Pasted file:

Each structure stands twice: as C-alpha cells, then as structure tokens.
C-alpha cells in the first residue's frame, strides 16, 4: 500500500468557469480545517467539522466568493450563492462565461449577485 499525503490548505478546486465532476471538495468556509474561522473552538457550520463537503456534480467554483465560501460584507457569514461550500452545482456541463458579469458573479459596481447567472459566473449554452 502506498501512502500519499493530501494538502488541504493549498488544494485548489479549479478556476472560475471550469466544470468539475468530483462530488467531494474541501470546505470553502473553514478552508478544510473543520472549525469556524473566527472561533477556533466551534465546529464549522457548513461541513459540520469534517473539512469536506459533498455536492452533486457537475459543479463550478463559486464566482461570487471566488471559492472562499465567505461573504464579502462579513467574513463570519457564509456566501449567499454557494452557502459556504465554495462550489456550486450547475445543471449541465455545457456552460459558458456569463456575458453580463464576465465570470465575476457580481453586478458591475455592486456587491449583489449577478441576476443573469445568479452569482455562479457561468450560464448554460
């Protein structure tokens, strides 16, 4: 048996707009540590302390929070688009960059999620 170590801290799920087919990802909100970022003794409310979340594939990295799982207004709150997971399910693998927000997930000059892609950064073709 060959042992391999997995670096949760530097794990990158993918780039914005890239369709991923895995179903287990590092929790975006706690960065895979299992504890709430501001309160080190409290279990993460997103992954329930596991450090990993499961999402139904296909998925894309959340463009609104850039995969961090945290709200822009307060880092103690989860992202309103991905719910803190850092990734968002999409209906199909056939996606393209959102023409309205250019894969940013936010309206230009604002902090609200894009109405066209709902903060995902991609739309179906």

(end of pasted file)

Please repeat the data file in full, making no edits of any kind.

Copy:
Each structure stands twice: as C-alpha cells, then as structure tokens.
C-alpha cells in the first residue's frame, strides 16, 4: 500500500468557469480545517467539522466568493450563492462565461449577485 499525503490548505478546486465532476471538495468556509474561522473552538457550520463537503456534480467554483465560501460584507457569514461550500452545482456541463458579469458573479459596481447567472459566473449554452 502506498501512502500519499493530501494538502488541504493549498488544494485548489479549479478556476472560475471550469466544470468539475468530483462530488467531494474541501470546505470553502473553514478552508478544510473543520472549525469556524473566527472561533477556533466551534465546529464549522457548513461541513459540520469534517473539512469536506459533498455536492452533486457537475459543479463550478463559486464566482461570487471566488471559492472562499465567505461573504464579502462579513467574513463570519457564509456566501449567499454557494452557502459556504465554495462550489456550486450547475445543471449541465455545457456552460459558458456569463456575458453580463464576465465570470465575476457580481453586478458591475455592486456587491449583489449577478441576476443573469445568479452569482455562479457561468450560464448554460
């Protein structure tokens, strides 16, 4: 048996707009540590302390929070688009960059999620 170590801290799920087919990802909100970022003794409310979340594939990295799982207004709150997971399910693998927000997930000059892609950064073709 060959042992391999997995670096949760530097794990990158993918780039914005890239369709991923895995179903287990590092929790975006706690960065895979299992504890709430501001309160080190409290279990993460997103992954329930596991450090990993499961999402139904296909998925894309959340463009609104850039995969961090945290709200822009307060880092103690989860992202309103991905719910803190850092990734968002999409209906199909056939996606393209959102023409309205250019894969940013936010309206230009604002902090609200894009109405066209709902903060995902991609739309179906």